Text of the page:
Tuesday, November 15, 2011
(Ordeal by Fire: The Civil War and Reconstruction, 4th ed. by James M. McPherson and James K. Hogue, p. 332)
What a bitter-sweet, heart-breaking moment in history! Around 620,000 men died during the Civil War. Destruction and death were part of the results of the country's divide.
The following is a poem I wrote that was inspired by that "battle of the bands." Perhaps you're in a place like me, where you're desperately trying to grab hold of the future - symbolized by the North and progress. Or perhaps you're clinging tight to the past and all its pain or former "glory" - symbolized by the South. This poem isn't polished or perfect by any means. But I thought I would share it with you now anyway.
As C.S. Lewis noted, “If we find ourselves with a desire that nothing in this world can satisfy, the most probable explanation is that we were made for another world.” We all long for a forever Home, and nothing here on earth can satisfy that desire.
So may that night in the middle of the Civil War remind us of the beauty in an eternity far beyond and yet very near our everyday lives.
Look away, dear brother, look away.
Sing sweet "Dixie" beneath the stars -
Not so far above the frosty, bitter ground
Where the old ways have brought you
To this moment when heartfelt discord
Chases sweet melodies away. Away.
Not so fine and dandy, dear brother,
When all you glimpse of progress -
Future - is fight and struggle, endless
Grasping at blood-soaked dirt
Where you must sleep another night
Beneath stars you never can reach.
Let those songs fade away. Away.
Tonight hold close thoughts of home,
Beyond mere survival.
Where harmony reveals a candle
In the window not so far away.
Monday, November 14, 2011
This week continues the series with a discussion of Rodgers and Hammerstein's Cinderella (specifically our school's current production, which is fabulous!). Come join the fun!
In the future, if you want to check out what's going on with this series, just click the button in the sidebar, just above my "Seasons of Humility" button!
Let's see what we can learn . . . where the past meets the present!
Friday, November 11, 2011
Meet Vince: "Born in Long Island, New York, have lived in New Jersey, Connecticut, Arizona, California, and Oklahoma. Lived three years in Italy and Germany while in USAF.(Air Police: K-9 section). Now live in Tulsa, Oklahoma. Married after whirlwind romance to same wife for over 30 years. Currently run my own real estate school in Oklahoma. Like to study foreign languages for a few months just to see how they work. Also like Latin and giving speeches. I’ve taught Philosophy, Advertising, Property Management, and many real estate subjects at the University, Community College, and Technical School level. Now writing non-fiction book on the Romance genre. I was trained to be a philosopher and history teacher but have worked mostly in advertising, marketing, and real estate."
You can learn more about Vince at his blog Philosophy of Romance.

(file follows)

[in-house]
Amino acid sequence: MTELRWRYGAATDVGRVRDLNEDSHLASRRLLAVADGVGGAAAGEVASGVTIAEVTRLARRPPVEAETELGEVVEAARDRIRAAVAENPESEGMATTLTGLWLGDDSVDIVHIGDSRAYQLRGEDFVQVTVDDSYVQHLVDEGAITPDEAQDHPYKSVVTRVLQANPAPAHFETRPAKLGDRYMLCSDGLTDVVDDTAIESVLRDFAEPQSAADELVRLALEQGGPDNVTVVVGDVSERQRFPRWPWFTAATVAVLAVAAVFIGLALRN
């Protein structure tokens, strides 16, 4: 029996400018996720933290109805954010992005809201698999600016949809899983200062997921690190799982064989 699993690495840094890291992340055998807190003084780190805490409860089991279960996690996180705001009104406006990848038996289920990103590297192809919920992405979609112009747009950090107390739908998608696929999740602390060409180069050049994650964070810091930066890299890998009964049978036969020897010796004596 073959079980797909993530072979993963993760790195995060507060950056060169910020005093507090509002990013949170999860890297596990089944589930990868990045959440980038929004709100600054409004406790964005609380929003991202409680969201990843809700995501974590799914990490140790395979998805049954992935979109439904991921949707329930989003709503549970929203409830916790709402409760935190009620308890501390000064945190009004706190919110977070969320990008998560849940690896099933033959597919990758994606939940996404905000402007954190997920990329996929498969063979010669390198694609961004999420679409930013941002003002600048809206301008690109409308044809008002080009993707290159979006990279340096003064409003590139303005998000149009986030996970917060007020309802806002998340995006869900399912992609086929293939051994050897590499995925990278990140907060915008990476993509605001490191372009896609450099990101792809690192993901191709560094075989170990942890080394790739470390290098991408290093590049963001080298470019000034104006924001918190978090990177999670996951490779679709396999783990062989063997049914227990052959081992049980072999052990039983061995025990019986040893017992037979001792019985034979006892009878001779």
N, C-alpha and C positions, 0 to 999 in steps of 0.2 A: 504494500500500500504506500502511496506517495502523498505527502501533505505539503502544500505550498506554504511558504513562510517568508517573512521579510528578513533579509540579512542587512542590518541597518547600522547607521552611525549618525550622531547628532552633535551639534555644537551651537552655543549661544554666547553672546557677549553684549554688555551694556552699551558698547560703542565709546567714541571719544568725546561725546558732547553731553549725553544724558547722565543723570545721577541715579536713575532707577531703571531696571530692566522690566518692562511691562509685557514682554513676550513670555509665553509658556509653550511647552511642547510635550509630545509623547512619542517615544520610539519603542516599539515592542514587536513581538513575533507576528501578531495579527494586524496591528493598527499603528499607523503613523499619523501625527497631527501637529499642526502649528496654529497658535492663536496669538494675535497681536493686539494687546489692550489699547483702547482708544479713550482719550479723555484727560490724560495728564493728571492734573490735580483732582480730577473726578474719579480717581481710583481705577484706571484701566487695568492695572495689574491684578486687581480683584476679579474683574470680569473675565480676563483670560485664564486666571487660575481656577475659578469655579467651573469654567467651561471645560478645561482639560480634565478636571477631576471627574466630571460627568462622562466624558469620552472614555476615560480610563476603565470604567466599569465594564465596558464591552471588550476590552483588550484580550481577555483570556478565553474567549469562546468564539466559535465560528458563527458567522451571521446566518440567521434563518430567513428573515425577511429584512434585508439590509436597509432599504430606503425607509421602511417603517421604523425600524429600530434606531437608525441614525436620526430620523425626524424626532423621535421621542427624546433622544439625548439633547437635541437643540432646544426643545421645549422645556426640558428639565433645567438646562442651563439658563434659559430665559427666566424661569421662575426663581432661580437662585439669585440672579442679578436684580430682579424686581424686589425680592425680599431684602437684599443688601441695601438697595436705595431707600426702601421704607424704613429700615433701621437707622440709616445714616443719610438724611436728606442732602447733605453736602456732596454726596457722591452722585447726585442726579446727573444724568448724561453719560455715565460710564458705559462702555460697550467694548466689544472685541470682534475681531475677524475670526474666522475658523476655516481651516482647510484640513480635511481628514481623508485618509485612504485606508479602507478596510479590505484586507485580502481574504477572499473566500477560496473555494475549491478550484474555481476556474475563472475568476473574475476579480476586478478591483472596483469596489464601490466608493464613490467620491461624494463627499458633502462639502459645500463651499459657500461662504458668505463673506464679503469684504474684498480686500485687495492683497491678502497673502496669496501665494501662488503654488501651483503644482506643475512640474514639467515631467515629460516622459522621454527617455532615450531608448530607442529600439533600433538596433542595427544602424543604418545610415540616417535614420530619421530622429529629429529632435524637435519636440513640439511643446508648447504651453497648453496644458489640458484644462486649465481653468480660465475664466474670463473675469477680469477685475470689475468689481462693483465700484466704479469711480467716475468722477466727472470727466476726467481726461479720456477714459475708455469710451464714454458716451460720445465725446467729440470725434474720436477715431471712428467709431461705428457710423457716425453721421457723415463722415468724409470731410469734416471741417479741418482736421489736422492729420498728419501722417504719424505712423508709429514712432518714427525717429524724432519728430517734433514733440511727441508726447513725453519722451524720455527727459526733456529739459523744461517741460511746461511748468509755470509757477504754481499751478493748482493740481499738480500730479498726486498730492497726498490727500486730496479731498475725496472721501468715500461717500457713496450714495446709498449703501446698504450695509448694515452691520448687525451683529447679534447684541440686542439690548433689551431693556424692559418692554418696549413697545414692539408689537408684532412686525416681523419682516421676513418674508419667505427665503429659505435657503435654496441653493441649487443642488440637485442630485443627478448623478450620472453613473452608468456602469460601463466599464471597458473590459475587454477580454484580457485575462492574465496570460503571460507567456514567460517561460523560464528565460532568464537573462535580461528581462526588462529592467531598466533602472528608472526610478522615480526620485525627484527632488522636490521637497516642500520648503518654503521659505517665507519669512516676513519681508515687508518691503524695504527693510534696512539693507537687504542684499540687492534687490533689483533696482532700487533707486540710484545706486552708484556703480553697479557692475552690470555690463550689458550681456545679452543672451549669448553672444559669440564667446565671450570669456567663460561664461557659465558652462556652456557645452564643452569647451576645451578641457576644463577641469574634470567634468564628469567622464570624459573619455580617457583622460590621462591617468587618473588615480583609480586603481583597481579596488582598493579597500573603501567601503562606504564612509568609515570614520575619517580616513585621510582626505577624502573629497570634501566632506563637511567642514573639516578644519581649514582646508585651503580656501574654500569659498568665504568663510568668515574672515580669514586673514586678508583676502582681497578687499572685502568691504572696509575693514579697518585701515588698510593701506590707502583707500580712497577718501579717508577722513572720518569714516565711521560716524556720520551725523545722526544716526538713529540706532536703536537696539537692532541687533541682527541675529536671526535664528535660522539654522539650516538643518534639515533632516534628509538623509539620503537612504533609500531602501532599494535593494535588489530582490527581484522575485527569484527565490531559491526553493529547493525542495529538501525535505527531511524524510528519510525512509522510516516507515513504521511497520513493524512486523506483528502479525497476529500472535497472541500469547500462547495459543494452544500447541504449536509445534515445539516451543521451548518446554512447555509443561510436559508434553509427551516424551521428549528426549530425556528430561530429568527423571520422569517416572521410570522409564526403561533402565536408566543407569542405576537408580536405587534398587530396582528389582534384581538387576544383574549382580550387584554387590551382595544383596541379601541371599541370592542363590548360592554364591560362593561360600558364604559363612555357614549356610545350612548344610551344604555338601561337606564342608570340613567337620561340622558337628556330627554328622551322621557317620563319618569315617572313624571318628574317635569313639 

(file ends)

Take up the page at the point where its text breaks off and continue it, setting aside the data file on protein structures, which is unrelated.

Below are ten suggestions for writing better military romances as seen from a veteran’s point of view. One caveat: veterans were in the service at different times. Things change. Ranks change. The writer should check everything out first to make sure her facts are true for the same time period she is writing about. (Ranks may have been different during WWII, for example.)
1. Get the ranks right. I read one romance where the author thought a sergeant major outranked a Captain. She had the Captain jump up and salute the sergeant. This just destroys the writer’s credibility.
Here is where you can check ranks.
2. Get the time-in-grade right. Make sure the character has a rank that is appropriate for his age and/or time in the military. I’ve seen heroes with ranks so low for their time in the service that they must have been real screw-up’s who were busted a few times. This was not the author’s intention. (I couldn’t help thinking: what a loser that hero must be.)
Here is where you can get an idea of Army time-in-grade requirements before being promoted to the next rank.
You can find other sites for Navy and Air Force. Remember: some services do not have some ranks. I only saw one Warrant Office my whole time in the Air Force. I don’t believe there are any left.
3. Put military ‘annoyances’ into the story. I’ve read a whole series of military romances where you would swear the Airman had civilian jobs. They’d go to work like they were going to a civilian office. They would take days off or afternoons off as they needed for their personal reasons. That’s not military life.
I’d like to see some things like: having to go to commander’s call once a month (this is a major meeting of the troops often in a movie theater where films are shown and the concerns of the commander are given.) If this meeting was from 9 am to 12 pm and you just worked the 11 pm to 8 am shift, you still had to go. (Make sure they are still doing this at the time your story takes place. Make sure they call it Commander’s Call in the service you are writing about. They may do it on the internet at this point.)